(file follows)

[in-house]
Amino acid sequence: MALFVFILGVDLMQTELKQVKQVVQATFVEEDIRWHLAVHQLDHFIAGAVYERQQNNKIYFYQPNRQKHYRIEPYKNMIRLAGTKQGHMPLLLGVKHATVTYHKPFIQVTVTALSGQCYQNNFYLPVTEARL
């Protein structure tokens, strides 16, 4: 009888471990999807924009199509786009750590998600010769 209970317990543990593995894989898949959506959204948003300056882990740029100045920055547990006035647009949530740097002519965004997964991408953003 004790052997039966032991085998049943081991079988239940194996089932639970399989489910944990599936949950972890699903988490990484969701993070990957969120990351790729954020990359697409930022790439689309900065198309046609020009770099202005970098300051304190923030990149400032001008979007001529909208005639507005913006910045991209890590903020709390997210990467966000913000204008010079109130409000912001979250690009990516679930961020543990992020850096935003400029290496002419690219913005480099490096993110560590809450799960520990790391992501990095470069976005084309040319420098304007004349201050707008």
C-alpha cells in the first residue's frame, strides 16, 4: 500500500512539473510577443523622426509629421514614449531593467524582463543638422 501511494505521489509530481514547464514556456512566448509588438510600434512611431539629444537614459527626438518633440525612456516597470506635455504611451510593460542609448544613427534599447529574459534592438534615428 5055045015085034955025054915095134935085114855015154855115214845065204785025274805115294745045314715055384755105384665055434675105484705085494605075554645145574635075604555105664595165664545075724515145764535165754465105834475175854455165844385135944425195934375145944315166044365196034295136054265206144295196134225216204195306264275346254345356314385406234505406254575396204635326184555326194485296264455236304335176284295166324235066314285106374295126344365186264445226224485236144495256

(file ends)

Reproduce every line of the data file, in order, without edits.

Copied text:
[in-house]
Amino acid sequence: MALFVFILGVDLMQTELKQVKQVVQATFVEEDIRWHLAVHQLDHFIAGAVYERQQNNKIYFYQPNRQKHYRIEPYKNMIRLAGTKQGHMPLLLGVKHATVTYHKPFIQVTVTALSGQCYQNNFYLPVTEARL
């Protein structure tokens, strides 16, 4: 009888471990999807924009199509786009750590998600010769 209970317990543990593995894989898949959506959204948003300056882990740029100045920055547990006035647009949530740097002519965004997964991408953003 004790052997039966032991085998049943081991079988239940194996089932639970399989489910944990599936949950972890699903988490990484969701993070990957969120990351790729954020990359697409930022790439689309900065198309046609020009770099202005970098300051304190923030990149400032001008979007001529909208005639507005913006910045991209890590903020709390997210990467966000913000204008010079109130409000912001979250690009990516679930961020543990992020850096935003400029290496002419690219913005480099490096993110560590809450799960520990790391992501990095470069976005084309040319420098304007004349201050707008």
C-alpha cells in the first residue's frame, strides 16, 4: 500500500512539473510577443523622426509629421514614449531593467524582463543638422 501511494505521489509530481514547464514556456512566448509588438510600434512611431539629444537614459527626438518633440525612456516597470506635455504611451510593460542609448544613427534599447529574459534592438534615428 5055045015085034955025054915095134935085114855015154855115214845065204785025274805115294745045314715055384755105384665055434675105484705085494605075554645145574635075604555105664595165664545075724515145764535165754465105834475175854455165844385135944425195934375145944315166044365196034295136054265206144295196134225216204195306264275346254345356314385406234505406254575396204635326184555326194485296264455236304335176284295166324235066314285106374295126344365186264445226224485236144495256